Every dollar invested by foundations and development finance institutions in the first loss triggers an additional $2.50 invested by the private sector in the senior tranches. This 1:2.5 ratio, at the scale of half a billion dollars, provides sovereign wealth funds, pension funds and family offices with the size and protection they need – as well as the guarantee that meaningful, measurable progress on the SDGs lies at the heart of the investment focus of the six funds.

The European Union, the governments of Luxembourg, Togo and the Alliance for a Green Revolution in Africa have committed funding to the SDG500 platform.

The platform will target businesses in the agriculture, finance, energy, education and healthcare sectors in Africa, Asia and Latin America. Importantly, the fund has a gender focus and will invest in businesses that empower and provide jobs for women – including through the participation of ITC’s innovative SheTrades platform, which aims to connect 3 million women entrepreneurs to market by 2021.

But don’t expect SDG500 to disappear in a puff of smoke after it launches. The platform anticipates reaching its target fund size of $500 million by June 2020. And it will begin deploying debt and equity into businesses already identified in an investment pipeline as early as February 2020.

Financing Sustainable Development

The world’s economies are already absorbing the costs of climate change and a “business as usual” approach that is obsolete. Both scientific evidence and the dislocation of people are highlighting the urgent need to create a sustainable, inclusive and climate-resilient future.

This will require no less than a transformation of our current economic model into one that generates long-term value by balancing natural, social, human and financial conditions. Cooperation between different stakeholders will be vital to developing the innovative strategies, partnerships and markets that will drive this transformation and allow us to raise the trillions of dollars in investments that are needed.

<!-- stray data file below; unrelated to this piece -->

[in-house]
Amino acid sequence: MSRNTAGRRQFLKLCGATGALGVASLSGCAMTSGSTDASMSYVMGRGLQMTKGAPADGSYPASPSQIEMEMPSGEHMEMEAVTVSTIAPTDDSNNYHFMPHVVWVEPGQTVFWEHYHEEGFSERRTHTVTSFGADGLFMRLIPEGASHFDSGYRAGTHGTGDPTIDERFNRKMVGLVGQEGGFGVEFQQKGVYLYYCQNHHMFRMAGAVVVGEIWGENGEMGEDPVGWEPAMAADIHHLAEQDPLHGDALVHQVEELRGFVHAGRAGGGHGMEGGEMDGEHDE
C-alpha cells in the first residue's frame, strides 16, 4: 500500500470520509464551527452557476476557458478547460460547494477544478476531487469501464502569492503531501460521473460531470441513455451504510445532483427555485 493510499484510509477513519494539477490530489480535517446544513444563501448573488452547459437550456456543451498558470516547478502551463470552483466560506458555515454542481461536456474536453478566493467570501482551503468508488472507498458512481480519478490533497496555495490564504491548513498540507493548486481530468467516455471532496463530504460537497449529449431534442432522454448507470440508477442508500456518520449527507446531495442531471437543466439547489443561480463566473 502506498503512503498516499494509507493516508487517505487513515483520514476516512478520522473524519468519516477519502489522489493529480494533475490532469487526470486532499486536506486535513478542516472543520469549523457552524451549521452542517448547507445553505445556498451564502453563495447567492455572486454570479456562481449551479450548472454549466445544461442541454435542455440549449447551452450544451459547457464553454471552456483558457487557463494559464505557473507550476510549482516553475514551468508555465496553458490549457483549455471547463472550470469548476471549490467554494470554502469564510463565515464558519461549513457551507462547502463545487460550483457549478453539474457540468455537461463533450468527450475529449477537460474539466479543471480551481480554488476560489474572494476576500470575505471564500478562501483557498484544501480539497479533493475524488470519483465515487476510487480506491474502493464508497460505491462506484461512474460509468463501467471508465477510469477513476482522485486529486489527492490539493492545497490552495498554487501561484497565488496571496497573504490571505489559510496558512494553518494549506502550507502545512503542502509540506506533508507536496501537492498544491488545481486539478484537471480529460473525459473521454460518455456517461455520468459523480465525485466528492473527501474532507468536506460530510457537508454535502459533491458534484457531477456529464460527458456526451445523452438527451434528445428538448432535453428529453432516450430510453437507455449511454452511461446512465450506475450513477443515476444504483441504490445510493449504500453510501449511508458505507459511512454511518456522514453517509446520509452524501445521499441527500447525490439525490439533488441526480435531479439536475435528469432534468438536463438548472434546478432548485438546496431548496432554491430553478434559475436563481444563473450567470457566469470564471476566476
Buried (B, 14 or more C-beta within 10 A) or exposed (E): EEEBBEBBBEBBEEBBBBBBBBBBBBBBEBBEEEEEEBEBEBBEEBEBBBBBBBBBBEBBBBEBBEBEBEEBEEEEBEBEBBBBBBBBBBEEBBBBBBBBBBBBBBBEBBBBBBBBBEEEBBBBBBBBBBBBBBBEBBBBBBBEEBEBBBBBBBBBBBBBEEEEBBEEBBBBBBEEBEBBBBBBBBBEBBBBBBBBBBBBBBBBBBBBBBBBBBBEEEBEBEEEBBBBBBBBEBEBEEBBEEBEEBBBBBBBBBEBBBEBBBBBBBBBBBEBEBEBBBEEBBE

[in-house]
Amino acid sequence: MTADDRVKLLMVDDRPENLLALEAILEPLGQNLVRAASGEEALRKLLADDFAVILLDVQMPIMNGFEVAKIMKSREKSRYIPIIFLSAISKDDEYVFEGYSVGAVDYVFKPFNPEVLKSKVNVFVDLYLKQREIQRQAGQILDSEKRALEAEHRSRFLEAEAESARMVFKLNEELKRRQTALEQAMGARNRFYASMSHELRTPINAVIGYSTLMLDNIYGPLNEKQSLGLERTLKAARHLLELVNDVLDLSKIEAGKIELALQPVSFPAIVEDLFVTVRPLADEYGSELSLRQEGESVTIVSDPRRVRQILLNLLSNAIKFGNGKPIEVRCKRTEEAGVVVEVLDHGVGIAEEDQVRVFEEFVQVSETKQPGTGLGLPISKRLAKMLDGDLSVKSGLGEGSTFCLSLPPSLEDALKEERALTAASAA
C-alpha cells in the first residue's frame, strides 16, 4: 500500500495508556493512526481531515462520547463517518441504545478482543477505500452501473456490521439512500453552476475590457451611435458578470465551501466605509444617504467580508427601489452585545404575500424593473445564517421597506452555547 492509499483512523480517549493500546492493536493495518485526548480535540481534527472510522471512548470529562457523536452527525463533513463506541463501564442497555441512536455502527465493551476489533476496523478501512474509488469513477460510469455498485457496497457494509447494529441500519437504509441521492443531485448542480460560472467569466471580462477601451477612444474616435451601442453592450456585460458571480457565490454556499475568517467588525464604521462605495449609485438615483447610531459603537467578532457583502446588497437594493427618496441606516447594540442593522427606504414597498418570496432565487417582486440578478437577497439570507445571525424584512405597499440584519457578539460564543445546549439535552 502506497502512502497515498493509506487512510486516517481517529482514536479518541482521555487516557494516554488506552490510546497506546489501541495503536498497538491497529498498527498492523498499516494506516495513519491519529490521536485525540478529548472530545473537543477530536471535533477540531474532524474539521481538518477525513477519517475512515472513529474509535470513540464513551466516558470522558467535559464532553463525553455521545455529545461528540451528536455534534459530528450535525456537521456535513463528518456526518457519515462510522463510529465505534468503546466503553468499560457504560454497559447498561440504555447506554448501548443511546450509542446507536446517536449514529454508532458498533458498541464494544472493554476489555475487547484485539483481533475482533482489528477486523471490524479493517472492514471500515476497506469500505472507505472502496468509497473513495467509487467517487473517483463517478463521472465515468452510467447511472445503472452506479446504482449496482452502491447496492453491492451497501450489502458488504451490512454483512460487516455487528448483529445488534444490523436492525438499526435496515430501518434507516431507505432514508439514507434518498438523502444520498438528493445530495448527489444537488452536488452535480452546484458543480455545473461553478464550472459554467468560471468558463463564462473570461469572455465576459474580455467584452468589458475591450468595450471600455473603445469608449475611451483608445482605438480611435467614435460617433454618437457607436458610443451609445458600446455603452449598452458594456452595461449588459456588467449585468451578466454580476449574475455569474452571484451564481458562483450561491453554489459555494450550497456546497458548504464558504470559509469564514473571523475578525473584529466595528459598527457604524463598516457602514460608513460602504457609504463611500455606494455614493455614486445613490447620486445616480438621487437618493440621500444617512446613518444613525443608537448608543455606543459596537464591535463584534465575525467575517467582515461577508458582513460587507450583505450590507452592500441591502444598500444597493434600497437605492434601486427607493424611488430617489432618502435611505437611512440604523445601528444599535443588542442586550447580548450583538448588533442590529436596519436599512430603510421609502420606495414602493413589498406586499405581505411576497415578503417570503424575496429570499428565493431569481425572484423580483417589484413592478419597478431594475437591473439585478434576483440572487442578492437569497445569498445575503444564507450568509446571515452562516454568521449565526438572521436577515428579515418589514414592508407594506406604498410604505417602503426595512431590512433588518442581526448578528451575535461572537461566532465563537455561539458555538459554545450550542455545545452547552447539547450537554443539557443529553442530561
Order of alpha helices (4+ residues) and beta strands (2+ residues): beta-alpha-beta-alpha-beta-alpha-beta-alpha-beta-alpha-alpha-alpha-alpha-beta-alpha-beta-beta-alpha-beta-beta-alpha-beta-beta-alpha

To tackle these challenges, Financing Sustainable Development is one of the four focus areas at the World Economic Forum's 2019 Sustainable Development Impact summit. A range of sessions will spotlight the innovative financial models, pioneering solutions and scalable best practices that can mobilize capital for the the world's sustainable development goals. It will focus on the conditions that both public and private institutions should create to enable large-scale financing of sustainable development. It will also explore the role that governments, corporations, investors, philanthropists and consumers could play to deliver new ways of financing sustainable development.

The investment pipeline is strong, and the platform does not anticipate any problems with deal flow. The benefit of working with a wide variety of partners across different sectors is that resources can be pooled to create a robust pipeline with many viable investment cases that will achieve the investment platform's objectives.

At the 2019 Sustainable Development Summit, Mr. Guterres said, “We must step up our efforts. Now.” The launch of SDG500 at the start of this crucial decade is an immediate and tangible response to this plea.